Definitions

by Paula Hugens, eZED Ltd | 23 July 2014

Certified Passive House or Passivhaus

The term refers to a rigorous voluntary standard for energy efficiency in a building and should not be confused with passive solar design. It enables buildings to be truly energy efficient and comfortable. The first Passivhaus project was constructed in Darmstadt Germany in 1990 and consisted of four row houses. Estimates indicate there are over 50,000 projects all around the world from Canada to Chile and beyond. just under 10,000 are fully certified. There are four in New Zealand with many more still in planning or construction stages. Refer to our projects section for some examples.

Kranichstein_winter_PHI

Features include super insulation, advanced window technology, airtight building envelope and mechanical heat recovery ventilation.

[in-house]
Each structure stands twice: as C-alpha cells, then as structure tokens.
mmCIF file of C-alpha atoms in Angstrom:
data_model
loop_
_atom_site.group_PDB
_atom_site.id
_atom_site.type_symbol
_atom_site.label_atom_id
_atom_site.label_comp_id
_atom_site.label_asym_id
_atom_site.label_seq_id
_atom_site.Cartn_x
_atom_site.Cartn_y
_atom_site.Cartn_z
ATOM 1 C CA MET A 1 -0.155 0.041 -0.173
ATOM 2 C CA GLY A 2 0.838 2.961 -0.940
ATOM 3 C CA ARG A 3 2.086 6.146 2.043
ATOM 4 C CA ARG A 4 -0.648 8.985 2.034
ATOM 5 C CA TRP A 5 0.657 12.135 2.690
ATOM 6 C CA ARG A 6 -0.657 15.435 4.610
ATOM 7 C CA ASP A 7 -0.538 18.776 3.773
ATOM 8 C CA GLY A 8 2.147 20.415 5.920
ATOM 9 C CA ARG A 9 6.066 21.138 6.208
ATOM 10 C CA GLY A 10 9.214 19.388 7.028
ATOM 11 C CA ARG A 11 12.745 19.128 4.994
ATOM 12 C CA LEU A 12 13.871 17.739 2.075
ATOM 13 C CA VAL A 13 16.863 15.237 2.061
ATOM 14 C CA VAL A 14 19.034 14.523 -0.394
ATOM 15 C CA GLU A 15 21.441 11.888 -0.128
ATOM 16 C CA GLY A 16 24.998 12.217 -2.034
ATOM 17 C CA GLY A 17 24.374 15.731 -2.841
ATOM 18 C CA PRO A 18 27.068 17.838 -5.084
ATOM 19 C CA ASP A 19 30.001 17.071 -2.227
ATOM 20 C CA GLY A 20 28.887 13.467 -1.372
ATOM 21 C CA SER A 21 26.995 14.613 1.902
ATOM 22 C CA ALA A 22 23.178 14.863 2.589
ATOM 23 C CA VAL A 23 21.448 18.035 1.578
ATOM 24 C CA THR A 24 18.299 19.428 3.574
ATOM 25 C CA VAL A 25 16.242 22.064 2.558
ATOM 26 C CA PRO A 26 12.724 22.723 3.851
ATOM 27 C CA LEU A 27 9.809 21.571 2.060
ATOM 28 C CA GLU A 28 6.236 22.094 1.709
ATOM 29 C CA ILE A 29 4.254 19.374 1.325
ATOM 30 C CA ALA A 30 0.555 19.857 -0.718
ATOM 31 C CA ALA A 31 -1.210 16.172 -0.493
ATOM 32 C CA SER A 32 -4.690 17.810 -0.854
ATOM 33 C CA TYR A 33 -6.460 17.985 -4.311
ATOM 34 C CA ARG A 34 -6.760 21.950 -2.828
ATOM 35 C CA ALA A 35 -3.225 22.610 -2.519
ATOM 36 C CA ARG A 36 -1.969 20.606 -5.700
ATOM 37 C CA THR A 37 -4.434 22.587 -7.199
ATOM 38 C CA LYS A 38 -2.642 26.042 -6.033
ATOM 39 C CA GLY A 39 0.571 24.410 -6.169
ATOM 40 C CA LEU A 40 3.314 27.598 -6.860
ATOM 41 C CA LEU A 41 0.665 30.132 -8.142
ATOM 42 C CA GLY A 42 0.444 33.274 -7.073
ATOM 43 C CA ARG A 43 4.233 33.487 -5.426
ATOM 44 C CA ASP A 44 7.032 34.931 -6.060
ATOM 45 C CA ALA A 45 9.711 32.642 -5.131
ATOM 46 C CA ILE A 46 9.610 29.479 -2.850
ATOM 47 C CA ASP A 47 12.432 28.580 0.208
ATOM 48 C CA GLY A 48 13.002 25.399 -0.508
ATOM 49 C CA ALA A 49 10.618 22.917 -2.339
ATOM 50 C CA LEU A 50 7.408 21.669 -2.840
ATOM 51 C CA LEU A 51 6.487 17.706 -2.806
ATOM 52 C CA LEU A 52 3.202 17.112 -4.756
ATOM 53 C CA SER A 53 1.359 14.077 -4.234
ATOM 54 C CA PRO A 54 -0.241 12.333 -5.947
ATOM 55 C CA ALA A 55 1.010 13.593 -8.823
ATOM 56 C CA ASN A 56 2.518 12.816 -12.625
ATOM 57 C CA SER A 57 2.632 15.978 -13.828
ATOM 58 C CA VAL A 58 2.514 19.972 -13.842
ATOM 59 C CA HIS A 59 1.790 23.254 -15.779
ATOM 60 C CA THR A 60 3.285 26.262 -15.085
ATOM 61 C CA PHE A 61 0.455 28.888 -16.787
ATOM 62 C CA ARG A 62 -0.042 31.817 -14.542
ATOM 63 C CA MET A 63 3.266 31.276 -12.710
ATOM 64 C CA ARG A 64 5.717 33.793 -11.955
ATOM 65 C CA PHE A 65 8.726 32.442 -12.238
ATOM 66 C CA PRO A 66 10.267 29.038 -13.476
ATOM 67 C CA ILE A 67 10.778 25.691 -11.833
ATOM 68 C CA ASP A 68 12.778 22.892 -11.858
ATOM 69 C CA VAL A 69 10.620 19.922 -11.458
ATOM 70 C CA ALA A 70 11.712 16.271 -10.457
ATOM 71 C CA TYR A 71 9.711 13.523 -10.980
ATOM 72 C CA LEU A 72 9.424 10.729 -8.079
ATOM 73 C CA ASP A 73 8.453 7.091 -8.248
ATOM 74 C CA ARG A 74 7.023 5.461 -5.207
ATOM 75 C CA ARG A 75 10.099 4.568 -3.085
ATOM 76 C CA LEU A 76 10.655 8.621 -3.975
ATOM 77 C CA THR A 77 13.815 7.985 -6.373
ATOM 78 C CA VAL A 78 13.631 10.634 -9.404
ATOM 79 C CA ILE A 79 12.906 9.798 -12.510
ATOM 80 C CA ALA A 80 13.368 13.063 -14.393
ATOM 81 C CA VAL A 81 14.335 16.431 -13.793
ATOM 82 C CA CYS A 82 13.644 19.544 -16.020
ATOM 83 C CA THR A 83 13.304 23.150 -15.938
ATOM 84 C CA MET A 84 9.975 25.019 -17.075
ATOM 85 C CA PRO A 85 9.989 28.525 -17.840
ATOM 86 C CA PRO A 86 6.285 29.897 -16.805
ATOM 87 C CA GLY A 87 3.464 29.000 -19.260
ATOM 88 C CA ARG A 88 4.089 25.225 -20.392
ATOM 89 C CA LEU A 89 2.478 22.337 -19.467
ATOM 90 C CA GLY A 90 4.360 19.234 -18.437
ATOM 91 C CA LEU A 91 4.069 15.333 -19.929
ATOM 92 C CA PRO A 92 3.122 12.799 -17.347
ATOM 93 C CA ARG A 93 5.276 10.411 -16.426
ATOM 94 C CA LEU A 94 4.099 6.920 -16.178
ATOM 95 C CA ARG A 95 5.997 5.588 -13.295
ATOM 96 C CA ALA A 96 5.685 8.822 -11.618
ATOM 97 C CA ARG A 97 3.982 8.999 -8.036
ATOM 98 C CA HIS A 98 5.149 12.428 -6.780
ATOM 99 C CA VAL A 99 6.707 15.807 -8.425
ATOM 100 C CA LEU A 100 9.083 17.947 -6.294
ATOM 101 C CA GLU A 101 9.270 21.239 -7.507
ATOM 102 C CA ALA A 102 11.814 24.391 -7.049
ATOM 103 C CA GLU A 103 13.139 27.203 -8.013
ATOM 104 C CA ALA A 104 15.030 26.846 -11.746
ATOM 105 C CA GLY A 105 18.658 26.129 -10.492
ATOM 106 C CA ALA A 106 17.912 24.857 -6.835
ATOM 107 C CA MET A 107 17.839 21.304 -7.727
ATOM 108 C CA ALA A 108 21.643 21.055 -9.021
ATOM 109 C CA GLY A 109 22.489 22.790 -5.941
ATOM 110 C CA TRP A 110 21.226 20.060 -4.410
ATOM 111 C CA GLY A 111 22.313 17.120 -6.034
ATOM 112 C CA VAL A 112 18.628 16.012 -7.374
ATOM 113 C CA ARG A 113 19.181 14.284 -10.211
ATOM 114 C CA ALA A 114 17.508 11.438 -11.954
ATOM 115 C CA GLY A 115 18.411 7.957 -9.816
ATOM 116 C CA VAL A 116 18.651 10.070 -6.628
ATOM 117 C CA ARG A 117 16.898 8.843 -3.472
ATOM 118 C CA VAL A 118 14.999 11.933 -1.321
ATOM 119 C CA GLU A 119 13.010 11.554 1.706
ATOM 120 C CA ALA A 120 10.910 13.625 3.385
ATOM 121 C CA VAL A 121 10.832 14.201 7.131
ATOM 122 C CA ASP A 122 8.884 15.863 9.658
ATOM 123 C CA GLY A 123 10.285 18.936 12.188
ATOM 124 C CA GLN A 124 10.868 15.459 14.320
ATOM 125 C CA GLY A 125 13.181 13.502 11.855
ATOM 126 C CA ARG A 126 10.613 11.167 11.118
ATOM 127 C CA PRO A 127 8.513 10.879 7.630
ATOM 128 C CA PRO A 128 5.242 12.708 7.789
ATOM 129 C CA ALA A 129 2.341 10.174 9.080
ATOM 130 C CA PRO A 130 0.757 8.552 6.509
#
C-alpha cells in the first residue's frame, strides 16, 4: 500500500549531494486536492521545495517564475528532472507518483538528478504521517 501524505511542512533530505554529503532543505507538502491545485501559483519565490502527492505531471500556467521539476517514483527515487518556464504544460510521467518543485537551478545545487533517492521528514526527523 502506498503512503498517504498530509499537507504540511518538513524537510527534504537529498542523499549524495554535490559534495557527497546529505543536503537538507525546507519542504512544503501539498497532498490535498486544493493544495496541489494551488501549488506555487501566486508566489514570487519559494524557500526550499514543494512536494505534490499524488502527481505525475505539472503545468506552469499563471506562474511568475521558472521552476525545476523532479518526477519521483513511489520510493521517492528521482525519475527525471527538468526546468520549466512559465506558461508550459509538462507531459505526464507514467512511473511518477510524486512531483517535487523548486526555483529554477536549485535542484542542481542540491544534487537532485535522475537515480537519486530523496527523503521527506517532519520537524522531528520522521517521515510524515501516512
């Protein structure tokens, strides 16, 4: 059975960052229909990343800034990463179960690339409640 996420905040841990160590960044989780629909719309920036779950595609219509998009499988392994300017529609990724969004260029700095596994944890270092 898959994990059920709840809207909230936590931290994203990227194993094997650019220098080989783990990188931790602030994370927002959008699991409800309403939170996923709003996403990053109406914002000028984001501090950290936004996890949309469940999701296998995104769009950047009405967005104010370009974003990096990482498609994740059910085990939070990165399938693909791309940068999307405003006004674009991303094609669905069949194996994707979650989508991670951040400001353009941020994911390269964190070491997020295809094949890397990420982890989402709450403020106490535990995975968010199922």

The Passivhaus standard requires the building to meet the following criteria:

The annual Heating (or cooling) Demand must be less than 15kWh/m² per annum or the Heat Load must be less than 10 W/m².
The total Primary Energy Demand (source energy) must be less than 120kWh/m² per annum.
The building must has an airtightness less than 0.6 air changes per hour at 50Pa pressure differential (n50≤0.6 ach) tested using a blower door machine.

 Passivhaus buildings have been proven to work through rigorous modelling, testing and monitoring. Quality assurance is an important factor, thus Passivhaus requires independent third party certification which is administered by the Passivhaus Institut in Germany.

You can read more about Passive House in this brochure prepared by the International Passive House Association.

PH_Brochure-cover-for-web

Aufkrisch Montessori School, 2008

 

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